Apple has finally admitted that a British man who left school at 15 is the inventor behind the iPod.
Kane Kramer, 52, came up with the technology that drives the digital music player nearly 30 years ago but has still not seen a penny from his invention.
And the father of three is so hard up he had to sell his home last year and move his family to rented accommodation.
Good idea: Apple admitted Kane Kramer invented the technology behind the iPod
Now documents filed by Apple in a court case show the US firm acknowledges him as the father of the iPod.
The computer giant even flew Mr Kramer to its Californian headquarters to give evidence in its defence during a legal wrangle with another firm, Burst.com, which claimed it held patents to technology in the iPod and deserved a cut of Apple’s £89billion profits.
Two years ago, Mr Kramer told this newspaper how he had invented the device in 1979 – when he was just 23.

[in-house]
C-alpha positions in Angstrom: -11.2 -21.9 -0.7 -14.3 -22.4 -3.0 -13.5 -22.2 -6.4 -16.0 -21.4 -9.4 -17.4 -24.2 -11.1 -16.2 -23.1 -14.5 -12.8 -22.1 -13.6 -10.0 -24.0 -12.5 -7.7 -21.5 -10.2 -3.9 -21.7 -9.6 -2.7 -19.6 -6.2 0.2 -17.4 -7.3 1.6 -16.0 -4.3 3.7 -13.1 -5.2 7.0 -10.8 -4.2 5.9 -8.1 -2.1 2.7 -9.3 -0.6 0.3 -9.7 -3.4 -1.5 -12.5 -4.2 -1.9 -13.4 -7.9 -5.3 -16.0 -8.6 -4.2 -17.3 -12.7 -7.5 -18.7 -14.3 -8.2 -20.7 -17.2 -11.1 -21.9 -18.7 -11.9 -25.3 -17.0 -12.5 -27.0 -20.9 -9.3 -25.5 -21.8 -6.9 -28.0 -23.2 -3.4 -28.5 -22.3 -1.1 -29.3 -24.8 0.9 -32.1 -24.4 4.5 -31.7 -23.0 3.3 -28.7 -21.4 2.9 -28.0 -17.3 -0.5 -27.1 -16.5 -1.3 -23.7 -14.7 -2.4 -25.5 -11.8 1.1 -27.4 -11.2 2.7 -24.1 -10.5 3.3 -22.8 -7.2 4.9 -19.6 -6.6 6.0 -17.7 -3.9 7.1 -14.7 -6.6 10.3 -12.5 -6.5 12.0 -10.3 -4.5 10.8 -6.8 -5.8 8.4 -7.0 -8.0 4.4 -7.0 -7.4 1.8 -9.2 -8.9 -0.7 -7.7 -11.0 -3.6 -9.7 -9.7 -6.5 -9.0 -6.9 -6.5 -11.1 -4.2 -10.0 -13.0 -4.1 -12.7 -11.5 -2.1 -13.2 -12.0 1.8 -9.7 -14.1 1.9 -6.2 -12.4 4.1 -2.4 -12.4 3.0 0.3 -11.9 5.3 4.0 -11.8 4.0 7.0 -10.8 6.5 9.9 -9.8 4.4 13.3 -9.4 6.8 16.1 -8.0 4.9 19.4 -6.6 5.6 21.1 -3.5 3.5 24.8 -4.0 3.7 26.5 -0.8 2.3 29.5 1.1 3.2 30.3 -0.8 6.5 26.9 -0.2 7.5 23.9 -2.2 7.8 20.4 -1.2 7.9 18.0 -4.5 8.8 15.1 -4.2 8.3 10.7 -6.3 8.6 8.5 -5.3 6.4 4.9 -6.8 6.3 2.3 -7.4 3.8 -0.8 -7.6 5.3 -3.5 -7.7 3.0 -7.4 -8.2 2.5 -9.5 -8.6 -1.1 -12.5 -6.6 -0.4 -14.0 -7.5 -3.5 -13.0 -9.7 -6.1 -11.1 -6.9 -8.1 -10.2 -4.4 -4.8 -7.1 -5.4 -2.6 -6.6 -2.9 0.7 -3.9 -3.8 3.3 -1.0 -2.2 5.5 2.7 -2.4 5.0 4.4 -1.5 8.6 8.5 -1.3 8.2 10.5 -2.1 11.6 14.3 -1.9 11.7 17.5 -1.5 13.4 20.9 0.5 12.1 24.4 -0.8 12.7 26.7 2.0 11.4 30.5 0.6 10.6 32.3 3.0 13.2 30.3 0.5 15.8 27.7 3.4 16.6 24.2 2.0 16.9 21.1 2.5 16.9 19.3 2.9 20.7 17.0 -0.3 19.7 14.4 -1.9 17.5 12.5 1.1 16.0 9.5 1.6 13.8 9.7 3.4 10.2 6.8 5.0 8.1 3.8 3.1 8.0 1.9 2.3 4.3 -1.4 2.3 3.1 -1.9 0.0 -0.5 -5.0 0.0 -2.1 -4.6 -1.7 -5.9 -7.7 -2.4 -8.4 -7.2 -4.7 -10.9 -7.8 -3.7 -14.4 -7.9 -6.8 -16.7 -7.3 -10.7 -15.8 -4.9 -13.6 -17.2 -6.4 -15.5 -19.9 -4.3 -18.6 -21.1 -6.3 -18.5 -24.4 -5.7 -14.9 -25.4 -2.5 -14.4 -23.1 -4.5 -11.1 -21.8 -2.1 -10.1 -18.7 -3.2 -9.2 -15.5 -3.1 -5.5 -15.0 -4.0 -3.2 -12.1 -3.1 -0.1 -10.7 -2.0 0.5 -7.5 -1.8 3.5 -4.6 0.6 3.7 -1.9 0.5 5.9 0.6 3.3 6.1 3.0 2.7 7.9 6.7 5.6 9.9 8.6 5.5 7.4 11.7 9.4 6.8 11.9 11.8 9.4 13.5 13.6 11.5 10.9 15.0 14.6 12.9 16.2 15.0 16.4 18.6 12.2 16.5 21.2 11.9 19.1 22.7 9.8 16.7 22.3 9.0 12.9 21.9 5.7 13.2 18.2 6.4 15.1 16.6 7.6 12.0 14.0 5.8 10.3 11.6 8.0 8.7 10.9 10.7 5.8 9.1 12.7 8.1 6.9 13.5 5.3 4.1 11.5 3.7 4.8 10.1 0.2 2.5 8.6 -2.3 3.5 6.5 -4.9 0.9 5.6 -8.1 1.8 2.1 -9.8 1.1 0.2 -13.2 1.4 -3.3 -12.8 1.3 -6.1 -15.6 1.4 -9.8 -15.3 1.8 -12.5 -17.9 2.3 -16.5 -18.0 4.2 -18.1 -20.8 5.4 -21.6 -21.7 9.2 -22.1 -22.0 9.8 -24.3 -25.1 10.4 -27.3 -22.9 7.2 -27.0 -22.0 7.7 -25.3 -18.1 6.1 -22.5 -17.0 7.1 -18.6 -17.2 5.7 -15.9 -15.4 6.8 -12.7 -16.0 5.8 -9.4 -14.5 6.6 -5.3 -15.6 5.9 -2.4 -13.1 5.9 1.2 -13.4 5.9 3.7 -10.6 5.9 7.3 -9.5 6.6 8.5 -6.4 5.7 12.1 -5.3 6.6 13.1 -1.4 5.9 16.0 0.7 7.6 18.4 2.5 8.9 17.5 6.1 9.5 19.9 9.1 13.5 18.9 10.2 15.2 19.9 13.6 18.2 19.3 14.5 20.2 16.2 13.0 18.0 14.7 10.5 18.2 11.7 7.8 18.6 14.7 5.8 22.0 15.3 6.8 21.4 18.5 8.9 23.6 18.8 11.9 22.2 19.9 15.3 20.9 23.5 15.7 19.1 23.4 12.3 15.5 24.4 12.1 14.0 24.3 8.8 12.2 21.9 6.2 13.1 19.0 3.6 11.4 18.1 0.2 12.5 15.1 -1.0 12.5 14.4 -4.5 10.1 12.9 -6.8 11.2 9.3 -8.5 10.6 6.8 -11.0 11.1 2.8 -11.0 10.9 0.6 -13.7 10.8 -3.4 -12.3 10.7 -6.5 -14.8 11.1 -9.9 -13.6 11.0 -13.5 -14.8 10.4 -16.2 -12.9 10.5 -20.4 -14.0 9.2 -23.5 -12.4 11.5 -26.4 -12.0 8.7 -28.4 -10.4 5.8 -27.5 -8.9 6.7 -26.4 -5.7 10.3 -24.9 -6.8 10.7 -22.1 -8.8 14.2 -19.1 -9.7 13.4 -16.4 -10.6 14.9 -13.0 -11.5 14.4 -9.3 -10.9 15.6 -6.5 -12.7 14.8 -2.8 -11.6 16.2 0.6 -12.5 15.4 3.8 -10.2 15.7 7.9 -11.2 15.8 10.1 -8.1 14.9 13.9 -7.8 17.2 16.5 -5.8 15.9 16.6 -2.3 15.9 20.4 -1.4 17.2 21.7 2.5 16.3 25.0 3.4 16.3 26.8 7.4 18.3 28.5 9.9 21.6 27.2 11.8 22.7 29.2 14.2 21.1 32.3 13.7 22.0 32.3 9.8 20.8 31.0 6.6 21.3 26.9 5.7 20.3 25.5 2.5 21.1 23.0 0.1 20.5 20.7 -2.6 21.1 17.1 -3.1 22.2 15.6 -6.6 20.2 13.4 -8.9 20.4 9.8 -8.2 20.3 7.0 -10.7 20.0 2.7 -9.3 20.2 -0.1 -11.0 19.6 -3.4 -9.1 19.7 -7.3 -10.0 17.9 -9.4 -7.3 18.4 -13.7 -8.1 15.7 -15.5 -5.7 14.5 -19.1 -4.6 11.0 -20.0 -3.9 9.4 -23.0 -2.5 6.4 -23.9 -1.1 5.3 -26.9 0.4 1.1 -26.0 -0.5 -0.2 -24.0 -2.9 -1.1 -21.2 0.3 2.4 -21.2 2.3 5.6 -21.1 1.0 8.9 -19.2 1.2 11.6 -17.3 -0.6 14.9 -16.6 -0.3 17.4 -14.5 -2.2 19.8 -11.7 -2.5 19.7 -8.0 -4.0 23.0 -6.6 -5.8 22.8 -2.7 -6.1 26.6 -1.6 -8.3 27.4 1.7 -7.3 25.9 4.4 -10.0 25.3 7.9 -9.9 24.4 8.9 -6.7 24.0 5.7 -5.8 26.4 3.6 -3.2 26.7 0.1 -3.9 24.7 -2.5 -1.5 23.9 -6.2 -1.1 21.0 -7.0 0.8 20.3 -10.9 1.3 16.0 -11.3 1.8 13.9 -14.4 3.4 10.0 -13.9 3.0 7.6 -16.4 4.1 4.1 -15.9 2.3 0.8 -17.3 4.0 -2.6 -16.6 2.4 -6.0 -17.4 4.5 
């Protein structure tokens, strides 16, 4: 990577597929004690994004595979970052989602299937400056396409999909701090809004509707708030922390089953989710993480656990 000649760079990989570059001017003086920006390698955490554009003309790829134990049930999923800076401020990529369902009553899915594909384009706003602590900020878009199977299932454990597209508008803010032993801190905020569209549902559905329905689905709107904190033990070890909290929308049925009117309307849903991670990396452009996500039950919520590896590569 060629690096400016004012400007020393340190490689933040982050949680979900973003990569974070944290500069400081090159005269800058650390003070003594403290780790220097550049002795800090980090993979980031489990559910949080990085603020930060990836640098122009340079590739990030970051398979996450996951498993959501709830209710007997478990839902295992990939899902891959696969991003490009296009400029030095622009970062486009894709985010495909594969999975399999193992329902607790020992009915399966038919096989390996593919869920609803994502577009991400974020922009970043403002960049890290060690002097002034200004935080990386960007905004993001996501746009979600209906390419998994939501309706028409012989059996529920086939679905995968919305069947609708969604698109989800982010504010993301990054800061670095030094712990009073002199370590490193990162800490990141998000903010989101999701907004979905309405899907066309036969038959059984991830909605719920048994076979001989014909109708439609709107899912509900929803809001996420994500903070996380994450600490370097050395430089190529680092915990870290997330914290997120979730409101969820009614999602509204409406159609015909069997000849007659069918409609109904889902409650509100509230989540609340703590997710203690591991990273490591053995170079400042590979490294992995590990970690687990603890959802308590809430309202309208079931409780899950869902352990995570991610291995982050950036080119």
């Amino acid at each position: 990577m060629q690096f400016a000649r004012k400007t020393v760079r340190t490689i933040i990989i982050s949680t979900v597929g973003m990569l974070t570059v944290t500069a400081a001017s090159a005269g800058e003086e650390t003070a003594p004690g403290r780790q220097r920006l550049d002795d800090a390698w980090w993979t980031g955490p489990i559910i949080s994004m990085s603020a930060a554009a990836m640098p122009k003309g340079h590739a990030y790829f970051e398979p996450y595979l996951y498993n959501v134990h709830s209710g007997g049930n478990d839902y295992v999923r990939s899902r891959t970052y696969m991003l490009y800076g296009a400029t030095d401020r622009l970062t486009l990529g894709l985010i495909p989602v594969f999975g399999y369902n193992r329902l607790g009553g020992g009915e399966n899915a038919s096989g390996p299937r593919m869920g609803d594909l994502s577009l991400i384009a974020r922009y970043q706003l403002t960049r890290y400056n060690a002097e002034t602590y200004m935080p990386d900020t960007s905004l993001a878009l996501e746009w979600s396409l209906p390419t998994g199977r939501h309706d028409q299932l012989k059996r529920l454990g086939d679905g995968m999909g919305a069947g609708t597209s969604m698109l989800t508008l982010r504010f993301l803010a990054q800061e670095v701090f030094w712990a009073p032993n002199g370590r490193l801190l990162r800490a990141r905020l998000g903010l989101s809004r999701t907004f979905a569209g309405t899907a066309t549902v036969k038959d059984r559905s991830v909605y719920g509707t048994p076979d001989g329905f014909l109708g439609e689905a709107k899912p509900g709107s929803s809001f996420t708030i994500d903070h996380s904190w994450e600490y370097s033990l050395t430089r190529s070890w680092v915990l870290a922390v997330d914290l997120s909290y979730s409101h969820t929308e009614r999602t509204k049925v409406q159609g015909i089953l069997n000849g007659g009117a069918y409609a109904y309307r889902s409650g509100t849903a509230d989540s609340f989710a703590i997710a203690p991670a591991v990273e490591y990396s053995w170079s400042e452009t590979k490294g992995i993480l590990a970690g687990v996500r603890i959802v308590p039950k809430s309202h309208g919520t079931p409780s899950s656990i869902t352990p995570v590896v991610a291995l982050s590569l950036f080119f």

His invention, called the IXI, stored only 3.5 minutes of music on to a chip – but Mr Kramer rightly believed its capacity would improve.
His sketches at the time showed a credit-card-sized player with a rectangular screen and a central menu button to scroll through a selection of music tracks – very similar to the iPod.
He took out a worldwide patent and set up a company to develop the idea.
But in 1988, after a boardroom split, he was unable to raise the £60,000 needed to renew patents across 120 countries and the technology became public property.